This method could become more data oriented and more exact using something like a phone application where professors ask a question, students put themselves into a pool, professors randomly draw from that pool, and students get points based on whether they entered themselves into that pool, not on whether or not they were called on or answered. This would allow professors to see on a case-by-case basis how often students were entering themselves into the pool—ie, how often they felt they knew the answer—and could then intervene one-on-one if some students still aren’t participating as often.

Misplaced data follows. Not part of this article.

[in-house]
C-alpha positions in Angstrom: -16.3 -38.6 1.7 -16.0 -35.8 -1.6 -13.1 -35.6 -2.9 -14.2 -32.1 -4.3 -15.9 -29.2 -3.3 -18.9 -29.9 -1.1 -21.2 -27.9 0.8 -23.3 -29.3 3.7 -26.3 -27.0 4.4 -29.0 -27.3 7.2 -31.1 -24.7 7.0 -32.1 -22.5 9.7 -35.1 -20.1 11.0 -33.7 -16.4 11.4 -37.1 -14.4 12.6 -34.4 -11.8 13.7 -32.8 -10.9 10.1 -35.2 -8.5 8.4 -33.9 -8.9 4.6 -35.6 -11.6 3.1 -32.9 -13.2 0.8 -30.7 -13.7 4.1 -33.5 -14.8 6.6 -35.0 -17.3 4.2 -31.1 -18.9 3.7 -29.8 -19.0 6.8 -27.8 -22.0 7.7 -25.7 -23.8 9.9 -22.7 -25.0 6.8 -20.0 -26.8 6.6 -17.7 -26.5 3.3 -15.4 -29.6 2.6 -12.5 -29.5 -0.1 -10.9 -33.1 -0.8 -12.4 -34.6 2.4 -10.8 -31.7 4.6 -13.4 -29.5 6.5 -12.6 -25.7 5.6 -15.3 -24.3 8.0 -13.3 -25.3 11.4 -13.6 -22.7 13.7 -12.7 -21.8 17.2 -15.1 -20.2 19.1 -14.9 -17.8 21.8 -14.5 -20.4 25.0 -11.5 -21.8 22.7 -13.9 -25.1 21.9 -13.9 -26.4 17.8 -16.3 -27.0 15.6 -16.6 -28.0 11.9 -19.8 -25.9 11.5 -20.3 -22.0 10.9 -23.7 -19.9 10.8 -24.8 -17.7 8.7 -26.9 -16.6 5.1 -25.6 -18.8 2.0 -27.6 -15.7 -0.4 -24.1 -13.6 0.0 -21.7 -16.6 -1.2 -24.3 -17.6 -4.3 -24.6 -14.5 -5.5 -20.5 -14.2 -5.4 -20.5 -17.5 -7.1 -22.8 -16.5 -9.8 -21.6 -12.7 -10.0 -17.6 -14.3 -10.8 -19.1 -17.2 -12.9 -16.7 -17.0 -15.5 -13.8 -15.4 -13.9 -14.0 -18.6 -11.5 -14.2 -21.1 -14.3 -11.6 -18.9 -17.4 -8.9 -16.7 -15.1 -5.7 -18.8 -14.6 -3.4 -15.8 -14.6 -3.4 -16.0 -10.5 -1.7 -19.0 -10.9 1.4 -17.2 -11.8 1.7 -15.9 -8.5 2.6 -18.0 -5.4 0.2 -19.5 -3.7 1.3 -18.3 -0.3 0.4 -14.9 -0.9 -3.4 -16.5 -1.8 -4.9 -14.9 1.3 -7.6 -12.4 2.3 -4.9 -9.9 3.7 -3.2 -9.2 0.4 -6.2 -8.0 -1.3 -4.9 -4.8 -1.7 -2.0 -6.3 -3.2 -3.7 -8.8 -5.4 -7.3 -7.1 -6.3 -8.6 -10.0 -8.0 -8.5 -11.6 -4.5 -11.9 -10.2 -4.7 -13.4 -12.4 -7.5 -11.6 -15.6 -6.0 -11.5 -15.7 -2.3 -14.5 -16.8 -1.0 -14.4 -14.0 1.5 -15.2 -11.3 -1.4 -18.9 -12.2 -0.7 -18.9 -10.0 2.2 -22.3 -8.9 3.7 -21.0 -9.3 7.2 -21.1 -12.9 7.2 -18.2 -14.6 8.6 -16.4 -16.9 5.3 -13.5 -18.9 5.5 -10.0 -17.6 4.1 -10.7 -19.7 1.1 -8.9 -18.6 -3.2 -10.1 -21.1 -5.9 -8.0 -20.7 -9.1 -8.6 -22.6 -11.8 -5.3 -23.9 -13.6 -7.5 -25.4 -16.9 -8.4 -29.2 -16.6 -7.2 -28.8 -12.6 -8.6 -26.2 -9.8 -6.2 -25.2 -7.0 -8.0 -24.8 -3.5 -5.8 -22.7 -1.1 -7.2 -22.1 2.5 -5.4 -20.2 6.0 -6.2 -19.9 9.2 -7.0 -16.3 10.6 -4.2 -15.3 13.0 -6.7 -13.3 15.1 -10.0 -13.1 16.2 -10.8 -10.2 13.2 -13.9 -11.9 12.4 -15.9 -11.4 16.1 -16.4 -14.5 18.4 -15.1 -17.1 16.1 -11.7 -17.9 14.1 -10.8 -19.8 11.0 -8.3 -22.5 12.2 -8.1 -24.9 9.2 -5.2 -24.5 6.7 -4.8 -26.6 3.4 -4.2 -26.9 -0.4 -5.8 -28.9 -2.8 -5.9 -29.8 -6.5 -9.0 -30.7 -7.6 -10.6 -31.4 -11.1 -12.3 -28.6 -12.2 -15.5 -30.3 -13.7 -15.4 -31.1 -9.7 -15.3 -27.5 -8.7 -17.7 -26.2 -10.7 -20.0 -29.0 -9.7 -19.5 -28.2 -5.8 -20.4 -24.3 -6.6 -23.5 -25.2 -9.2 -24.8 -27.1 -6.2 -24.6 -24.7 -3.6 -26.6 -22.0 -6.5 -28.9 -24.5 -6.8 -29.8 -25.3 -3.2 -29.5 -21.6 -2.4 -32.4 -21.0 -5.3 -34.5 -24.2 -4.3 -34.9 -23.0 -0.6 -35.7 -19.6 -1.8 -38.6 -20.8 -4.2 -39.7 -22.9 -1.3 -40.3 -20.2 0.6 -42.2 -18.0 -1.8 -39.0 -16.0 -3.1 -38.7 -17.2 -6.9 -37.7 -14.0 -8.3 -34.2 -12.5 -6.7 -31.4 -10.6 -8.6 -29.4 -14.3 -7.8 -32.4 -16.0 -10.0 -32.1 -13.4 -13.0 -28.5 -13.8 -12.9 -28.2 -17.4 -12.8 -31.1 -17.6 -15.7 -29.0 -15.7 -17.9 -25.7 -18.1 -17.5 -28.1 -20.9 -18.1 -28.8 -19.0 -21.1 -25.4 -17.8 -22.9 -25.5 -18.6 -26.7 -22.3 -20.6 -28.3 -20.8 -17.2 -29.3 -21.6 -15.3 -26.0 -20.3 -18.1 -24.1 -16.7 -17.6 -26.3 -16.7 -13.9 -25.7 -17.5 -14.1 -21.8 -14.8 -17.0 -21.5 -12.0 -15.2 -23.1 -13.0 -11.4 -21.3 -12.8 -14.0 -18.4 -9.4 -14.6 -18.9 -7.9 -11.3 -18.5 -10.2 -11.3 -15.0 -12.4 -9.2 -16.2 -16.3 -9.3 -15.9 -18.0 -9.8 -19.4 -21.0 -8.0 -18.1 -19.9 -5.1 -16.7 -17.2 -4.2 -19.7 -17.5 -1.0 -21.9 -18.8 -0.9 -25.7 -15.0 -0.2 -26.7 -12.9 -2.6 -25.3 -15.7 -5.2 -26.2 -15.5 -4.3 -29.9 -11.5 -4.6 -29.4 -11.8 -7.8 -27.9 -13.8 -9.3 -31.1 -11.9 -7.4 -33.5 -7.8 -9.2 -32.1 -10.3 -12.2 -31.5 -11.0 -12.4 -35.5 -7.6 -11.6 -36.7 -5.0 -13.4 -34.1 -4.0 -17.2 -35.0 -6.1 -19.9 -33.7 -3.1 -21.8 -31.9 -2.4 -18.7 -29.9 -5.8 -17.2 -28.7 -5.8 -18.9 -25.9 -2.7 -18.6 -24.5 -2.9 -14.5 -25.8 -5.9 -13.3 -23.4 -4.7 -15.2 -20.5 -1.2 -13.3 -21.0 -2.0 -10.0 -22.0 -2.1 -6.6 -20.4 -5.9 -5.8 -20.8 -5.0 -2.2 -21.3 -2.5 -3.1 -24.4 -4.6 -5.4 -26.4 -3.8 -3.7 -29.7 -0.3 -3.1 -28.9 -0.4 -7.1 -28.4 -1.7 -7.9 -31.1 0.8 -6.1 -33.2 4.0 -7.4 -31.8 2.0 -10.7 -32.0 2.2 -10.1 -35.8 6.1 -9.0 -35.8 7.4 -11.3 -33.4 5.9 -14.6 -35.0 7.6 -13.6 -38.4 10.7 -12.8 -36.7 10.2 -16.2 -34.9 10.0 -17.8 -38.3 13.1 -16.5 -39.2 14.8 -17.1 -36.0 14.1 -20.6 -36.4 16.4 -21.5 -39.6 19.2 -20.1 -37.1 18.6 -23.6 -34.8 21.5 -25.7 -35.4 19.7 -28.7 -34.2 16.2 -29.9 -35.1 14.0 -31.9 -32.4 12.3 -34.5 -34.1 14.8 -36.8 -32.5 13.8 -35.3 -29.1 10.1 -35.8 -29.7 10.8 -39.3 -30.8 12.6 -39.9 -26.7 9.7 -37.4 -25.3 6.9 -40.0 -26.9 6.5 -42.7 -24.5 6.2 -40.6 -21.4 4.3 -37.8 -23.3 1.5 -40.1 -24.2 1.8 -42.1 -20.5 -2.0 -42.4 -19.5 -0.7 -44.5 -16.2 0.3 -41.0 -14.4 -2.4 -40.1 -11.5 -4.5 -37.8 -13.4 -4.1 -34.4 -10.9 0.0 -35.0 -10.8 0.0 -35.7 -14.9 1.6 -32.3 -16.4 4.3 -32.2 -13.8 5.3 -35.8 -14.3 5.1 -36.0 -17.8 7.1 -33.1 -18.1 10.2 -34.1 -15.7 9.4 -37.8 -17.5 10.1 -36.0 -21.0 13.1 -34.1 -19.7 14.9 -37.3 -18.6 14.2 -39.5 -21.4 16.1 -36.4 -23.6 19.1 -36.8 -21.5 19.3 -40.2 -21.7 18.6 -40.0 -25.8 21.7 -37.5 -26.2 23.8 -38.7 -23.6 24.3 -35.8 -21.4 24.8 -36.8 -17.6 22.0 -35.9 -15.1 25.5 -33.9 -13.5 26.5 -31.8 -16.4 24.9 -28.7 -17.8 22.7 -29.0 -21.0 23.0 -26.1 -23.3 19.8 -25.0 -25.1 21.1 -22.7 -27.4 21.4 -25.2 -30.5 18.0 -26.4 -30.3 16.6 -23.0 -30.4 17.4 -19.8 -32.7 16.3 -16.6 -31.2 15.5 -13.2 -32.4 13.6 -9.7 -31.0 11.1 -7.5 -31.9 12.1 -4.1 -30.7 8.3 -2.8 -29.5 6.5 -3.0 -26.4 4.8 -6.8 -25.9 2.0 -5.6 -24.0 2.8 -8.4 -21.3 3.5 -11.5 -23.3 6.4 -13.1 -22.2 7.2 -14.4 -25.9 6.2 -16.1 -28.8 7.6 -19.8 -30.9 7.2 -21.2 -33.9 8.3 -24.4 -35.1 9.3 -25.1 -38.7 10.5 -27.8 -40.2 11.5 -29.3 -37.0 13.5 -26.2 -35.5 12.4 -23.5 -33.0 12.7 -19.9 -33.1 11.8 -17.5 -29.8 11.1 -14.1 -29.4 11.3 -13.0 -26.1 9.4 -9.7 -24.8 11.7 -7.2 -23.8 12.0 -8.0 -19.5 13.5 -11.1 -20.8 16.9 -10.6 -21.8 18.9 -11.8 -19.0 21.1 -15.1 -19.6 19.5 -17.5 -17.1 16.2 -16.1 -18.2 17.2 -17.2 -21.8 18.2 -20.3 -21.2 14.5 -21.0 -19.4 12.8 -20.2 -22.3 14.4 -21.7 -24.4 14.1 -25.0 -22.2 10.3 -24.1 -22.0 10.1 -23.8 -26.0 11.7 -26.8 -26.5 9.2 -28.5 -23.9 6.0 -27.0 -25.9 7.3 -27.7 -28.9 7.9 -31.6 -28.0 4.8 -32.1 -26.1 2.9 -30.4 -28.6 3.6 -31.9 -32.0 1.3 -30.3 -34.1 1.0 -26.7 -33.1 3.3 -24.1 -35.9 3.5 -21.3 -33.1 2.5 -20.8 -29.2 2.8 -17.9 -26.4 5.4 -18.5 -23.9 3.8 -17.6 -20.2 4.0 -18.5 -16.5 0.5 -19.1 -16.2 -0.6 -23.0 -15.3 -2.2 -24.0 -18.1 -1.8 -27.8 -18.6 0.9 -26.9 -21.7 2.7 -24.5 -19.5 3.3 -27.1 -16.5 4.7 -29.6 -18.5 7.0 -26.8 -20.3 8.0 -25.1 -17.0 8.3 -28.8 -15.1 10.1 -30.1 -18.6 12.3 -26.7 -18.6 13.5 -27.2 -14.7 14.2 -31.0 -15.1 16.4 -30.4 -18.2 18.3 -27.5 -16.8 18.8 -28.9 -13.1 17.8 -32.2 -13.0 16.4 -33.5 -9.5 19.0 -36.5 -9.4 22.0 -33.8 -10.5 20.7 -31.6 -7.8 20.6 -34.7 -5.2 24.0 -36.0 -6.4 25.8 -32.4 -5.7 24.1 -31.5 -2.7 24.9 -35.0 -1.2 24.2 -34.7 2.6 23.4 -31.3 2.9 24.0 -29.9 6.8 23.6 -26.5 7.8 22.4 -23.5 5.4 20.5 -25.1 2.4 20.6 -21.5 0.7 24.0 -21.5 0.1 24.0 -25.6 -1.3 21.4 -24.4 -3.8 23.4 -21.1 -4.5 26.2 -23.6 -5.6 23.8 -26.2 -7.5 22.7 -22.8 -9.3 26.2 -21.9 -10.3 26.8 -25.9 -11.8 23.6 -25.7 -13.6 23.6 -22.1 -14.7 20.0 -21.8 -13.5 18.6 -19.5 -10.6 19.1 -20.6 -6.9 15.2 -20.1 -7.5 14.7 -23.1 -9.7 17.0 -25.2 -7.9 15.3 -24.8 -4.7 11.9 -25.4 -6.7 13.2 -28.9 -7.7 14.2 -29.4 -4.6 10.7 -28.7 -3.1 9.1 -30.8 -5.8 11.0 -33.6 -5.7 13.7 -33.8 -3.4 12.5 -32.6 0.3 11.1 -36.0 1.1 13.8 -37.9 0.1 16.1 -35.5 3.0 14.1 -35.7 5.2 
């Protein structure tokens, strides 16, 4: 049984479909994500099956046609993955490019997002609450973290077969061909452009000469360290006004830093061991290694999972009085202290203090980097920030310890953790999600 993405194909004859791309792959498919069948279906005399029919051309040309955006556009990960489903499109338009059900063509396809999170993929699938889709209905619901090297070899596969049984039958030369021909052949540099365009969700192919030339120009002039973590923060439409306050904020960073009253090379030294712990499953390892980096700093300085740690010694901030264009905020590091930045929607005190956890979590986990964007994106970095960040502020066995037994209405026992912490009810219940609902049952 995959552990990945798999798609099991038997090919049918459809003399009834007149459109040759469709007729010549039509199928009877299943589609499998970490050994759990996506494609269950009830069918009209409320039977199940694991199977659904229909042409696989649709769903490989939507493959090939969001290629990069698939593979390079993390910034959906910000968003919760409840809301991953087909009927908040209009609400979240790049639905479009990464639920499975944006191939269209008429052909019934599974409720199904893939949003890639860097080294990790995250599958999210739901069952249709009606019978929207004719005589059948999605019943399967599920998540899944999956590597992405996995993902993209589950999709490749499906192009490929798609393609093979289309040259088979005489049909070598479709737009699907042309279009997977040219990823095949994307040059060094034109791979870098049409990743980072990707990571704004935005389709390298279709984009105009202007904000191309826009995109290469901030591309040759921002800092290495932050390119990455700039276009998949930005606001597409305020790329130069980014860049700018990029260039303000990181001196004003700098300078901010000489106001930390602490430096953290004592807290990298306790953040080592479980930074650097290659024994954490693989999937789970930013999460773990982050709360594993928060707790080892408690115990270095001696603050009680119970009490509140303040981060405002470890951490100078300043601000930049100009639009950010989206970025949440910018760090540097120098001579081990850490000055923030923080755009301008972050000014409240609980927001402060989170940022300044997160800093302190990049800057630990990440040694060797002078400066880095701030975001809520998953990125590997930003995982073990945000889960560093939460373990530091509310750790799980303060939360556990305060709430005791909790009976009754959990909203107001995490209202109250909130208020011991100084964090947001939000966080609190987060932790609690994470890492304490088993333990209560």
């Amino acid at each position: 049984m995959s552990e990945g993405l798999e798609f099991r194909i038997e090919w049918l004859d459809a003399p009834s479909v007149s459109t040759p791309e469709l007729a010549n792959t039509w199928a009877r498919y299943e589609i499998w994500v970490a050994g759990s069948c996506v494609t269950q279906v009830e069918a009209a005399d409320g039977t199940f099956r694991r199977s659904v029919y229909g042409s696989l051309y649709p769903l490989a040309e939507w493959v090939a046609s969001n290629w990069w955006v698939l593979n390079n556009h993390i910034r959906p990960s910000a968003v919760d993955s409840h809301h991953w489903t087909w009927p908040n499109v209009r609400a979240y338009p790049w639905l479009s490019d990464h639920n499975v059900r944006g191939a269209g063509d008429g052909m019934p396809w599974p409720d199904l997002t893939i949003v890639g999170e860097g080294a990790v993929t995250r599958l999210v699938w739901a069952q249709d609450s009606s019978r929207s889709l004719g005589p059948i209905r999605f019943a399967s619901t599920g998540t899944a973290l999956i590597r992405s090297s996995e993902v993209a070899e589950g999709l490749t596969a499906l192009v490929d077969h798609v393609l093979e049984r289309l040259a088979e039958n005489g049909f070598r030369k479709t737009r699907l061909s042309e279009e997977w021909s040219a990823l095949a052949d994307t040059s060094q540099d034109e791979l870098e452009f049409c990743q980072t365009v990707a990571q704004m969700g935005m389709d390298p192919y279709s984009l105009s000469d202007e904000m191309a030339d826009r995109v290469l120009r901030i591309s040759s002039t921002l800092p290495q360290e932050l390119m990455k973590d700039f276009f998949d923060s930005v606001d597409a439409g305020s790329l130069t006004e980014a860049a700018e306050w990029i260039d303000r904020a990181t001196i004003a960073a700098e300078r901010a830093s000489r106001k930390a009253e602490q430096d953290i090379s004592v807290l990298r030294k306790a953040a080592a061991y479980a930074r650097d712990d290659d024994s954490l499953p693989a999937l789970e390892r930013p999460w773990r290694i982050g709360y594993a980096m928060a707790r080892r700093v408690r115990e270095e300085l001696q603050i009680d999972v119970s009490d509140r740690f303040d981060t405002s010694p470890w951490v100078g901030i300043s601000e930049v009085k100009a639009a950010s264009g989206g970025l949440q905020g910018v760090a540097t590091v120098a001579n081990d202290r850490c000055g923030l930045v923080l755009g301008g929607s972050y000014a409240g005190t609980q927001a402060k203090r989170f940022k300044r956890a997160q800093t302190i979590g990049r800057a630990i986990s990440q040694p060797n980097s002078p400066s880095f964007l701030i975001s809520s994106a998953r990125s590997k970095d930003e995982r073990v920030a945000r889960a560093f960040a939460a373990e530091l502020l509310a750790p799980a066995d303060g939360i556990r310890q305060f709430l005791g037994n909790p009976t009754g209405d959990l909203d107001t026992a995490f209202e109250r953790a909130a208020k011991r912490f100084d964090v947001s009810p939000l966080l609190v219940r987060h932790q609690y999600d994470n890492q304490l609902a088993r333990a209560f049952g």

This would work to make students feel even less like they’re being called on at random (because they’re not, really), would allow students who feel like they know the answer or really want to contribute more likelihood of being able to, make it so professors have no chance of forgetting the popsicle sticks/notecards/etc, and make grading automatically integrated in the app.
However, this would also mean students and professors have to be on or near their devices during class, and would need to be integrated into something that all students and professors have access to, without extra downloading (Canvas, for example, would be a good place).